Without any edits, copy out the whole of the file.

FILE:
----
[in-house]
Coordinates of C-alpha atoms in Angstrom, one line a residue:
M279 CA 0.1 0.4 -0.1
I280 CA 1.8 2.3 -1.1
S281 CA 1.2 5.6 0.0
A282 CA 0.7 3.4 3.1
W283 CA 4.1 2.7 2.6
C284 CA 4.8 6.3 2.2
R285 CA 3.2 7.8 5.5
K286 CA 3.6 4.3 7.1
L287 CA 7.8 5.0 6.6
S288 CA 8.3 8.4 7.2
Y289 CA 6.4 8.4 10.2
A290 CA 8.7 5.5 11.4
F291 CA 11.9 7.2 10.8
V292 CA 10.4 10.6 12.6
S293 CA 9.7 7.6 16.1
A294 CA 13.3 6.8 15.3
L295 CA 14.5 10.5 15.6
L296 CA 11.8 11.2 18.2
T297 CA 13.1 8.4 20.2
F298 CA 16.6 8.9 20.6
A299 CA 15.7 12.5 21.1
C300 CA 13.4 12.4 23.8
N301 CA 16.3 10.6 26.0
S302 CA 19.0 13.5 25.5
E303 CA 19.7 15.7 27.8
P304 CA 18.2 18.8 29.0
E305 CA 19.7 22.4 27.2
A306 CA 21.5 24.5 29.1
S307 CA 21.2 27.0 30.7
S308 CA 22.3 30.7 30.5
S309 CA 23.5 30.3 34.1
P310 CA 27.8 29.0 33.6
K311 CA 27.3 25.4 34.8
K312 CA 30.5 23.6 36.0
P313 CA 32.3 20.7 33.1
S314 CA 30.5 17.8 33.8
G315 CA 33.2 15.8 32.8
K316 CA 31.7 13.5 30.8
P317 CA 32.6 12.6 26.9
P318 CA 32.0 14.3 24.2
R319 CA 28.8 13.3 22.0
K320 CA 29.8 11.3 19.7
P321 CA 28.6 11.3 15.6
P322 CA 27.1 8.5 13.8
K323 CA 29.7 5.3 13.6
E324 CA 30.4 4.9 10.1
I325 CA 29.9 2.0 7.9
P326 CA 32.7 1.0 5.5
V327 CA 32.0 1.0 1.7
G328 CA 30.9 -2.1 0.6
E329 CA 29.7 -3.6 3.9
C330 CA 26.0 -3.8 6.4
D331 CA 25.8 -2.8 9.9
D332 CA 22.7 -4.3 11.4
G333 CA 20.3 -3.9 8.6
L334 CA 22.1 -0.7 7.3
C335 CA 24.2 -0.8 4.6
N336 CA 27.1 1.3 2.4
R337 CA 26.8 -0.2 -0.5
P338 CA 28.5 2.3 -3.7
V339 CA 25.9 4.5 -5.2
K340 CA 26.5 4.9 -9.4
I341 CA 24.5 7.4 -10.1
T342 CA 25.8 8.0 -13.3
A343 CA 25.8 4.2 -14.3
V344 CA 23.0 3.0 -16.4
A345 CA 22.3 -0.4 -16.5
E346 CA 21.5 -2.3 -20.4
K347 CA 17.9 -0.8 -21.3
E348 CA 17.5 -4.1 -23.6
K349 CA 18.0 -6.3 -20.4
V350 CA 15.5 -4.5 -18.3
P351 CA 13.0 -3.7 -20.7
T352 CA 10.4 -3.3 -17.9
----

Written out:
[in-house]
Coordinates of C-alpha atoms in Angstrom, one line a residue:
M279 CA 0.1 0.4 -0.1
I280 CA 1.8 2.3 -1.1
S281 CA 1.2 5.6 0.0
A282 CA 0.7 3.4 3.1
W283 CA 4.1 2.7 2.6
C284 CA 4.8 6.3 2.2
R285 CA 3.2 7.8 5.5
K286 CA 3.6 4.3 7.1
L287 CA 7.8 5.0 6.6
S288 CA 8.3 8.4 7.2
Y289 CA 6.4 8.4 10.2
A290 CA 8.7 5.5 11.4
F291 CA 11.9 7.2 10.8
V292 CA 10.4 10.6 12.6
S293 CA 9.7 7.6 16.1
A294 CA 13.3 6.8 15.3
L295 CA 14.5 10.5 15.6
L296 CA 11.8 11.2 18.2
T297 CA 13.1 8.4 20.2
F298 CA 16.6 8.9 20.6
A299 CA 15.7 12.5 21.1
C300 CA 13.4 12.4 23.8
N301 CA 16.3 10.6 26.0
S302 CA 19.0 13.5 25.5
E303 CA 19.7 15.7 27.8
P304 CA 18.2 18.8 29.0
E305 CA 19.7 22.4 27.2
A306 CA 21.5 24.5 29.1
S307 CA 21.2 27.0 30.7
S308 CA 22.3 30.7 30.5
S309 CA 23.5 30.3 34.1
P310 CA 27.8 29.0 33.6
K311 CA 27.3 25.4 34.8
K312 CA 30.5 23.6 36.0
P313 CA 32.3 20.7 33.1
S314 CA 30.5 17.8 33.8
G315 CA 33.2 15.8 32.8
K316 CA 31.7 13.5 30.8
P317 CA 32.6 12.6 26.9
P318 CA 32.0 14.3 24.2
R319 CA 28.8 13.3 22.0
K320 CA 29.8 11.3 19.7
P321 CA 28.6 11.3 15.6
P322 CA 27.1 8.5 13.8
K323 CA 29.7 5.3 13.6
E324 CA 30.4 4.9 10.1
I325 CA 29.9 2.0 7.9
P326 CA 32.7 1.0 5.5
V327 CA 32.0 1.0 1.7
G328 CA 30.9 -2.1 0.6
E329 CA 29.7 -3.6 3.9
C330 CA 26.0 -3.8 6.4
D331 CA 25.8 -2.8 9.9
D332 CA 22.7 -4.3 11.4
G333 CA 20.3 -3.9 8.6
L334 CA 22.1 -0.7 7.3
C335 CA 24.2 -0.8 4.6
N336 CA 27.1 1.3 2.4
R337 CA 26.8 -0.2 -0.5
P338 CA 28.5 2.3 -3.7
V339 CA 25.9 4.5 -5.2
K340 CA 26.5 4.9 -9.4
I341 CA 24.5 7.4 -10.1
T342 CA 25.8 8.0 -13.3
A343 CA 25.8 4.2 -14.3
V344 CA 23.0 3.0 -16.4
A345 CA 22.3 -0.4 -16.5
E346 CA 21.5 -2.3 -20.4
K347 CA 17.9 -0.8 -21.3
E348 CA 17.5 -4.1 -23.6
K349 CA 18.0 -6.3 -20.4
V350 CA 15.5 -4.5 -18.3
P351 CA 13.0 -3.7 -20.7
T352 CA 10.4 -3.3 -17.9